Tuesday, July 01, 2008

Waiting to Regale

As mentioned, I've been designing slide shows to run on the Big Screen all day long at Big Monkey ( please come visit us in DC sometime!). One of them has been a series of some 80+ covers of romance comics, interspersed with some "fast facts" about the genre.

One of those facts is that the Romance genre was basically invented by Joe Simon and Jack Kirby. Yes, those guys. And by that I mean not romance per se, or even the genre, but the genre in a comic book form.

Yeesh. The idea of Joe Simon and Jack Kirby inventing romance is enough to give even me the heebie-jeebies. No, strike that; especially me...

"Jack, I -- I want to talk about where our relationship is going!"

"Me, I'm more worried about where ar feet are goin', Joe;
now shut yer yap, I'm tryinna smile fer the judges!"

Anyway, this slideshow was inspired by the recent release of a reprint of DC's 100-page Superspectactular Love Stories from 1971. Which no one bought at my store. Except me. I cried myself to sleep that night, hugging the tear-stained volume to my chest, sobbing out-loud: "Why am I so unpopular at school? Why can't I find a boy who likes the titles I like? Why is the dog looking at me so strangely?" Because, you know, I get easily caught up in the spirit of things.

Now, there's a lot of fun to be had in this volume. In fact, you should run, not walk, out to get a copy. Preferably at Big Monkey. It'll be easy to find the book; I'll be standing beside it with a teary visage.

But my favorite part is the centerfold piece:

Who's Ted Long, you ask? I've tried desperately to find some sort of internet trail left by Ted Long. Most of the trails lead back to this comic itself, making it, I suppose, his greatest legacy. Think about that for a while. It's okay, Ted; I appreciate it.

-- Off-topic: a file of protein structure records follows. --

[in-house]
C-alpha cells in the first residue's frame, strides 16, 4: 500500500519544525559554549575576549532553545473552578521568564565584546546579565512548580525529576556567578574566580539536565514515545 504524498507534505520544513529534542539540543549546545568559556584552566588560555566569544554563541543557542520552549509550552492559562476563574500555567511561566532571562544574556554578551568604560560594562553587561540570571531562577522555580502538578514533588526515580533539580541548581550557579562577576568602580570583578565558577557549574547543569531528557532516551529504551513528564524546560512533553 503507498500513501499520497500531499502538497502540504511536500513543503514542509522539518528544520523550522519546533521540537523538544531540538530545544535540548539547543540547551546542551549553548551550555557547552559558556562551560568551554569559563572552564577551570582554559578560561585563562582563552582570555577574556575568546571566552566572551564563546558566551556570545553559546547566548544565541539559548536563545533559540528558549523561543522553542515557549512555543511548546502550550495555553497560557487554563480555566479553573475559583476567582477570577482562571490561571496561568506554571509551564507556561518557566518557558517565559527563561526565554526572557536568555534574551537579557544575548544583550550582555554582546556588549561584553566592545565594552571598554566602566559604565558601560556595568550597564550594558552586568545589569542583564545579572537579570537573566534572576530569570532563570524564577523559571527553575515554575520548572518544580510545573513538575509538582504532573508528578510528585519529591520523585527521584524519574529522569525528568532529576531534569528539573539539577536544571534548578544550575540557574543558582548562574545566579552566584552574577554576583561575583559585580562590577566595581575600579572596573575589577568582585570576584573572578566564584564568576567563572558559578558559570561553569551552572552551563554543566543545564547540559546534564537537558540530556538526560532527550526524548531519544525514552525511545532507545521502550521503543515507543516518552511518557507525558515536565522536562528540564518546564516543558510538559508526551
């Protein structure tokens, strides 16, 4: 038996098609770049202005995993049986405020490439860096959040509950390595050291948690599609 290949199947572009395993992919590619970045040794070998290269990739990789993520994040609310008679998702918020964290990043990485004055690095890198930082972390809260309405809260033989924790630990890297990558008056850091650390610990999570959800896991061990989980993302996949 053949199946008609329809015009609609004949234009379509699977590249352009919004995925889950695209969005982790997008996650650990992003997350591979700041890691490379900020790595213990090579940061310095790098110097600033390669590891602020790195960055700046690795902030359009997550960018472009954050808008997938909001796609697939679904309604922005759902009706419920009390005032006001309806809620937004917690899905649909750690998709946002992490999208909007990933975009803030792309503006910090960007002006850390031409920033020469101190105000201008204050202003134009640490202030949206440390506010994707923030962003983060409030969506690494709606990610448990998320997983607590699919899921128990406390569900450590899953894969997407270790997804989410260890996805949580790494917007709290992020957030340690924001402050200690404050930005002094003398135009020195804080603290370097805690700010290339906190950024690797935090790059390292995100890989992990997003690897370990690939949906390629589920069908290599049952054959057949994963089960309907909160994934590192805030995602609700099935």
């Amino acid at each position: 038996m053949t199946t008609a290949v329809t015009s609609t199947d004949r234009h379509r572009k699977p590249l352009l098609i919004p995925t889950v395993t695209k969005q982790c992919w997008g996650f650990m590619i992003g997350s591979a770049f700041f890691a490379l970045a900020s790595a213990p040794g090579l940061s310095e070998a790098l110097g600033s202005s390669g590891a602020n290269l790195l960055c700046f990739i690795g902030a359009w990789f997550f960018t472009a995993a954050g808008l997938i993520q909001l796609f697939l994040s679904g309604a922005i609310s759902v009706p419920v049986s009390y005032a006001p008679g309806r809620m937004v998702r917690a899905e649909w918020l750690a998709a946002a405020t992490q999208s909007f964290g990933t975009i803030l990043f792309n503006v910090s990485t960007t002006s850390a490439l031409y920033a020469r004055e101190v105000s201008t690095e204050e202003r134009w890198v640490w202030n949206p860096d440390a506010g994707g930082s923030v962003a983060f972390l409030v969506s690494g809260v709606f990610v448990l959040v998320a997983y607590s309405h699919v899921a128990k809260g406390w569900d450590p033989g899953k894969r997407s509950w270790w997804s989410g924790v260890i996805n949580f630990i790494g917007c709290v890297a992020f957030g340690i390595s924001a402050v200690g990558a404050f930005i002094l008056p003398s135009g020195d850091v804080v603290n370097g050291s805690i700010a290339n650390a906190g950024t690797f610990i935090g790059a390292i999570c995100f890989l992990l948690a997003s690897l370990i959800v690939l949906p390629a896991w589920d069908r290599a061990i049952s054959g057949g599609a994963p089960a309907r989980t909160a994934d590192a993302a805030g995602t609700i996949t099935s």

I know at least that he was still making people look fabulous as late as 1997, because he was the key hair stylist on Waiting to Exhale, Panther, Dead Presidents, and Rosewood. And Ted was head stylist for the Today Show in 1971, so, if you'll pardon my saying so, he's had a Long career.

Okay, I'm from the world of 1971; let me annotate this introduction for you. "Super proud"; it's like being "super bad", not like having, say, "superventroloquism". It's not like some guy named Bruce Orgulloso jumps out of a phone booth saying,
"I'll handle this, for I am EGO-MAN! I am super proud, so your insults cannot harm me; my self-esteem is like a shield of steel! Narcissus, the Boy Wonderful, and I will take care of you, Sollipso!"
As cool as that would be. Tommy Roddy, consider it.

As for being a "hip hairdresser" who's "quite a doll"; well, even in 1971-speak, that doesn't necessarily mean he's gay.

Not necessarily, mind you.

How powerful a make-over master is Ted? "He's the gentleman who helps to prettify Barbara Walters..." Whoa. I'm used to comic books introducing me to mind-boggling concepts that challenge the imagination, but, really, "prettify Barbara Walters" is a concept not even Grant Morrison could come up.

BW in 1970. Before, or after? You decide.